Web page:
5000 Spekboom trees to be planted

Image via: @LaMottewine Twitter

Spekboom Challenge: City of Cape Town to grow 5 000 trees

The Spekboom tree has the ability to absorb more carbon dioxide than any other plant.

5000 Spekboom trees to be planted

Image via: @LaMottewine Twitter

The City’s Recreation and Parks Department are expected to participate in the Spekboom Challenge with the Newlands Nursery in Cape Town and grow more than 5 000 Spekboom trees that will later be distributed for planting during Climate Change Month in April 2020.

The purpose of this initiative is to increase awareness about the importance of trees in the urban environment. Also known as the Pork Bush or Elephant’s Food, the Spekboom has the ability to absorb more carbon dioxide than any other plant.


The Spekboom Challenge is a social media drive, motivating all South Africans to plant at least 10 spekboom plants each in 2020.

“Planting trees is a vital part of the efforts by the City’s Recreation and Parks Department for Cape Town to be recognised as an Urban Forest. Our participation in the Spekboom Challenge will not only motivate communities to participate but will also be a catalyst in our drive to Urban Forest recognition,” said Member for Community Services and Health Councillor Zahid Badroodien.

“The spekboom shoots will be planted at area-based events across the city on World Earth Day on April 22, 2020. We hope this will encourage residents to also get involved in tree planting and maintenance,” added Badroodien.

Newlands Nursery to host Spekboom demonstrations 

The City’s Newlands nursery will be open to the public on Wednesday 26 February 2020, from 10:00 to 12:00. 

  • Visitors will have the opportunity to join a tour of the amazing facility;
  • Demonstrations will be given on how to grow your own spekboom;
  • Personnel will share information about the species best suited to Cape Town’s climate;
  • Creating awareness about ways that people intentionally and unintentionally damage invaluable trees will also form part of the programme.

The Newlands Nursery provides the City with large trees and vegetative material for greening. They are also responsible for ensuring that tree stock and different types of species are available, as determined by a five-year tree plan.

Visitors to the nursery will be treated on the diversity of trees that are available for planting. It may also be interesting to see the stock of water-wise species introduced during the drought which is now part of the City’s stock, such as aloes, other succulents and groundcovers. A bonsai garden can also be visited on request.

The nursery has approximately 40 000 plants in stock to the value of R10 million. In addition to growing and greening, the nursery also provides decor for special events such as the Cape Town Jazz Festival, Suidoosterfees, switching on of the Festive Lights and Mayoral events.

“I encourage residents to participate in the Spekboom Challenge. It’s an opportunity for learners, schools, community groups and educational groups to be part of a great initiative. By planting a Spekboom you invest in a clean environment and participate in conserving and protecting nature in an urban context. Let us all do our part and plant a spekboom,” added Badroodien.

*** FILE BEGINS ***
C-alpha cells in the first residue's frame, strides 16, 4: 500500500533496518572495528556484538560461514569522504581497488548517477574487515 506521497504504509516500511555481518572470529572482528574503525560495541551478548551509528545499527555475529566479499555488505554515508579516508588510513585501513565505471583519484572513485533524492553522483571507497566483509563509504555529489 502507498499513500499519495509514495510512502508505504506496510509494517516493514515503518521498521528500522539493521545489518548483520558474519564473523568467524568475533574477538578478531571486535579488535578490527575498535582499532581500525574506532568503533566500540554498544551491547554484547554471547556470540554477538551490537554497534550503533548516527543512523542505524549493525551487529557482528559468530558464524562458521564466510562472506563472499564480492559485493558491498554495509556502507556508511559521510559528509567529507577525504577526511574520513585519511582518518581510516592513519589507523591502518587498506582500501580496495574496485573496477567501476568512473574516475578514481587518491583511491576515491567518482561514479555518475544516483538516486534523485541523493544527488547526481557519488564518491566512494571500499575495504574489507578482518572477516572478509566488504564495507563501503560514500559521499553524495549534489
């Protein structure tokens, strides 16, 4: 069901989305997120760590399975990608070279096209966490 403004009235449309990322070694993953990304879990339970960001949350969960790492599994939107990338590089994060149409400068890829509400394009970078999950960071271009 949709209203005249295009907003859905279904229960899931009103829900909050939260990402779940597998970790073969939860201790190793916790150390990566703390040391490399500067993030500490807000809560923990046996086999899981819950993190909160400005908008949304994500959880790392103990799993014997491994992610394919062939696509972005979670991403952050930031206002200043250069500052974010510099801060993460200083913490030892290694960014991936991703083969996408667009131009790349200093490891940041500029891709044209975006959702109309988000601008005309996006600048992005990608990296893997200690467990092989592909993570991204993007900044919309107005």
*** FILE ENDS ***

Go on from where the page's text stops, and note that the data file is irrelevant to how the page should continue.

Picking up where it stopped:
Image via: City of Cape Town

Five things you probably didn’t know about the Spekboom plant

According to Samara.co.za, these are the five things you probably didn’t know about the Spekboom plant: 

1. Proudly South African

It is found predominantly in the Eastern Cape, and especially in the semi-arid Karoo region, where growing conditions are ideal for this resilient plant. Thriving in poor soils, it tolerates both drought and frost.

2. One of the best carbon sequestrators in the world 

Spekboom thicket is ten times more effective than the Amazon rainforest at removing carbon dioxide from the atmosphere. One hectare of Spekboom can sequester between four and 10 tonnes of carbon per year. This makes it a powerful tool in the fight against climate change and the move towards a zero-carbon world.

3. Spekboom can live up to 200 years 

And Spekboom trees can grow as tall as five metres. Prior to the advent of large-scale livestock farming, some areas of the Eastern Cape had Spekboom forests so thick that it was said a grown human could walk across the top as if walking on a carpet. 

4. Spekboom can easily adapt to their surroundings 

In the wet, cool months, Spekboom photosynthesises like other plants, opens its stomata during the day to absorb carbon dioxide. During drier times, the plant has the ability to open its stomata at night in order to prevent water loss during the heat of the day.

5. Edible with high nutritional value 

It is a favoured food of black rhinos, elephants and kudus. The good news is that we can eat it too. With a taste similar to lemon, Spekboom leaves are juicy and full of moisture, making them the perfect ‘pick-me-up’ during a long day’s hiking in the arid Karoo. Popular Cape Town restaurants like the Pot Luck Club use this succulent as accents to their beautifully crafted dishes.